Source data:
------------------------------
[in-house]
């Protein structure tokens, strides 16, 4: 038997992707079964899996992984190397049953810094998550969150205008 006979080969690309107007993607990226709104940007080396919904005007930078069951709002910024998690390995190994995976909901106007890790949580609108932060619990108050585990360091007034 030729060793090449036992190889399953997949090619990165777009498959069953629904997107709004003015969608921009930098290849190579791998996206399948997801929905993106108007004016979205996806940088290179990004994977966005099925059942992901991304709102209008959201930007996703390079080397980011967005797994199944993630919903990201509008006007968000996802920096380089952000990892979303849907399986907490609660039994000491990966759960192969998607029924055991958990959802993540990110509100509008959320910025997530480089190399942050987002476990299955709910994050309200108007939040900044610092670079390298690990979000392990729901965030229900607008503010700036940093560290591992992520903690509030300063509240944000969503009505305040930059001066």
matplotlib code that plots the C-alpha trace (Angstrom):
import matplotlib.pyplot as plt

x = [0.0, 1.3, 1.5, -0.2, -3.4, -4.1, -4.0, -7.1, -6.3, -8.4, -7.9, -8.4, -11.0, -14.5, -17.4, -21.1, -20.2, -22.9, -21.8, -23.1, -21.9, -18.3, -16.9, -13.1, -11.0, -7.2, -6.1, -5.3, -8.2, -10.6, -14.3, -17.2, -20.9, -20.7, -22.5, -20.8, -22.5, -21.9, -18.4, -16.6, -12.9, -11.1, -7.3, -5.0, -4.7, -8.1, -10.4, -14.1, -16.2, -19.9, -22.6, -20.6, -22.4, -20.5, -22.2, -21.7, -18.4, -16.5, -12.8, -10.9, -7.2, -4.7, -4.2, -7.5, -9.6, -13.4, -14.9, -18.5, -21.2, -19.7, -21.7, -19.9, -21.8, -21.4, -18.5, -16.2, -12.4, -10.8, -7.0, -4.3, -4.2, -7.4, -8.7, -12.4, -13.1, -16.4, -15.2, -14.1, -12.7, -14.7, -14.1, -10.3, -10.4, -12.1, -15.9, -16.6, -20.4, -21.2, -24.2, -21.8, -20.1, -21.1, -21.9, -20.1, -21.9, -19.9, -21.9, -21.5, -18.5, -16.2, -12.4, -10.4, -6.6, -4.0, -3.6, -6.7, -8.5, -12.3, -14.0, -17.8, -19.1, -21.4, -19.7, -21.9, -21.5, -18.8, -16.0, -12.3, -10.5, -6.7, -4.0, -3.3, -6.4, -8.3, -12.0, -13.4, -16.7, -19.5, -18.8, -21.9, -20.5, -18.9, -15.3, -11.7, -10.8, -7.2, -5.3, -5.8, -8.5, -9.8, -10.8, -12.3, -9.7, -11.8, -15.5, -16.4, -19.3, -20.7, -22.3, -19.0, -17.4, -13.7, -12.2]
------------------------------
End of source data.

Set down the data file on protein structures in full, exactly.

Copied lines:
[in-house]
């Protein structure tokens, strides 16, 4: 038997992707079964899996992984190397049953810094998550969150205008 006979080969690309107007993607990226709104940007080396919904005007930078069951709002910024998690390995190994995976909901106007890790949580609108932060619990108050585990360091007034 030729060793090449036992190889399953997949090619990165777009498959069953629904997107709004003015969608921009930098290849190579791998996206399948997801929905993106108007004016979205996806940088290179990004994977966005099925059942992901991304709102209008959201930007996703390079080397980011967005797994199944993630919903990201509008006007968000996802920096380089952000990892979303849907399986907490609660039994000491990966759960192969998607029924055991958990959802993540990110509100509008959320910025997530480089190399942050987002476990299955709910994050309200108007939040900044610092670079390298690990979000392990729901965030229900607008503010700036940093560290591992992520903690509030300063509240944000969503009505305040930059001066």
matplotlib code that plots the C-alpha trace (Angstrom):
import matplotlib.pyplot as plt

x = [0.0, 1.3, 1.5, -0.2, -3.4, -4.1, -4.0, -7.1, -6.3, -8.4, -7.9, -8.4, -11.0, -14.5, -17.4, -21.1, -20.2, -22.9, -21.8, -23.1, -21.9, -18.3, -16.9, -13.1, -11.0, -7.2, -6.1, -5.3, -8.2, -10.6, -14.3, -17.2, -20.9, -20.7, -22.5, -20.8, -22.5, -21.9, -18.4, -16.6, -12.9, -11.1, -7.3, -5.0, -4.7, -8.1, -10.4, -14.1, -16.2, -19.9, -22.6, -20.6, -22.4, -20.5, -22.2, -21.7, -18.4, -16.5, -12.8, -10.9, -7.2, -4.7, -4.2, -7.5, -9.6, -13.4, -14.9, -18.5, -21.2, -19.7, -21.7, -19.9, -21.8, -21.4, -18.5, -16.2, -12.4, -10.8, -7.0, -4.3, -4.2, -7.4, -8.7, -12.4, -13.1, -16.4, -15.2, -14.1, -12.7, -14.7, -14.1, -10.3, -10.4, -12.1, -15.9, -16.6, -20.4, -21.2, -24.2, -21.8, -20.1, -21.1, -21.9, -20.1, -21.9, -19.9, -21.9, -21.5, -18.5, -16.2, -12.4, -10.4, -6.6, -4.0, -3.6, -6.7, -8.5, -12.3, -14.0, -17.8, -19.1, -21.4, -19.7, -21.9, -21.5, -18.8, -16.0, -12.3, -10.5, -6.7, -4.0, -3.3, -6.4, -8.3, -12.0, -13.4, -16.7, -19.5, -18.8, -21.9, -20.5, -18.9, -15.3, -11.7, -10.8, -7.2, -5.3, -5.8, -8.5, -9.8, -10.8, -12.3, -9.7, -11.8, -15.5, -16.4, -19.3, -20.7, -22.3, -19.0, -17.4, -13.7, -12.2]